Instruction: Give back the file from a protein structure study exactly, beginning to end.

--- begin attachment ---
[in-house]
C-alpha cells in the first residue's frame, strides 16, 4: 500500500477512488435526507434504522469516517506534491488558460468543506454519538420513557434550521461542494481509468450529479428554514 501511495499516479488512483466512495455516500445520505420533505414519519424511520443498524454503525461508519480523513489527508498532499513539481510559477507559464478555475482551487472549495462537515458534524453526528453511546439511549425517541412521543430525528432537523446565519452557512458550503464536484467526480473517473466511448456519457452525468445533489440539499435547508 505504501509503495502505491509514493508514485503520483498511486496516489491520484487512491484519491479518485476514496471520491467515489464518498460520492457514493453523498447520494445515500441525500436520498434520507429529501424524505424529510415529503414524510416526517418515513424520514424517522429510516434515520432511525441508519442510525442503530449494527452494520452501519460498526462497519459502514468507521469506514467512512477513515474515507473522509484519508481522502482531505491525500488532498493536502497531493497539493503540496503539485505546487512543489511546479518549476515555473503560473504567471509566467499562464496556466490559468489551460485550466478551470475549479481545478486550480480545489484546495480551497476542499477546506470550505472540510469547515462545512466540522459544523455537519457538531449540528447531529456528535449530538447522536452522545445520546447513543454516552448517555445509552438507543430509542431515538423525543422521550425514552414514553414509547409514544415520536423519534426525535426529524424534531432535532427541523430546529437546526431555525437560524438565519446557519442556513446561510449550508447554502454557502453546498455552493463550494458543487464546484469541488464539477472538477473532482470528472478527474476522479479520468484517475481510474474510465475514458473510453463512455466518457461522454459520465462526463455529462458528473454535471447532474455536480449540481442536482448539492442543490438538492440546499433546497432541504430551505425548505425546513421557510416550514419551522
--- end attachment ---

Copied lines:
[in-house]
C-alpha cells in the first residue's frame, strides 16, 4: 500500500477512488435526507434504522469516517506534491488558460468543506454519538420513557434550521461542494481509468450529479428554514 501511495499516479488512483466512495455516500445520505420533505414519519424511520443498524454503525461508519480523513489527508498532499513539481510559477507559464478555475482551487472549495462537515458534524453526528453511546439511549425517541412521543430525528432537523446565519452557512458550503464536484467526480473517473466511448456519457452525468445533489440539499435547508 505504501509503495502505491509514493508514485503520483498511486496516489491520484487512491484519491479518485476514496471520491467515489464518498460520492457514493453523498447520494445515500441525500436520498434520507429529501424524505424529510415529503414524510416526517418515513424520514424517522429510516434515520432511525441508519442510525442503530449494527452494520452501519460498526462497519459502514468507521469506514467512512477513515474515507473522509484519508481522502482531505491525500488532498493536502497531493497539493503540496503539485505546487512543489511546479518549476515555473503560473504567471509566467499562464496556466490559468489551460485550466478551470475549479481545478486550480480545489484546495480551497476542499477546506470550505472540510469547515462545512466540522459544523455537519457538531449540528447531529456528535449530538447522536452522545445520546447513543454516552448517555445509552438507543430509542431515538423525543422521550425514552414514553414509547409514544415520536423519534426525535426529524424534531432535532427541523430546529437546526431555525437560524438565519446557519442556513446561510449550508447554502454557502453546498455552493463550494458543487464546484469541488464539477472538477473532482470528472478527474476522479479520468484517475481510474474510465475514458473510453463512455466518457461522454459520465462526463455529462458528473454535471447532474455536480449540481442536482448539492442543490438538492440546499433546497432541504430551505425548505425546513421557510416550514419551522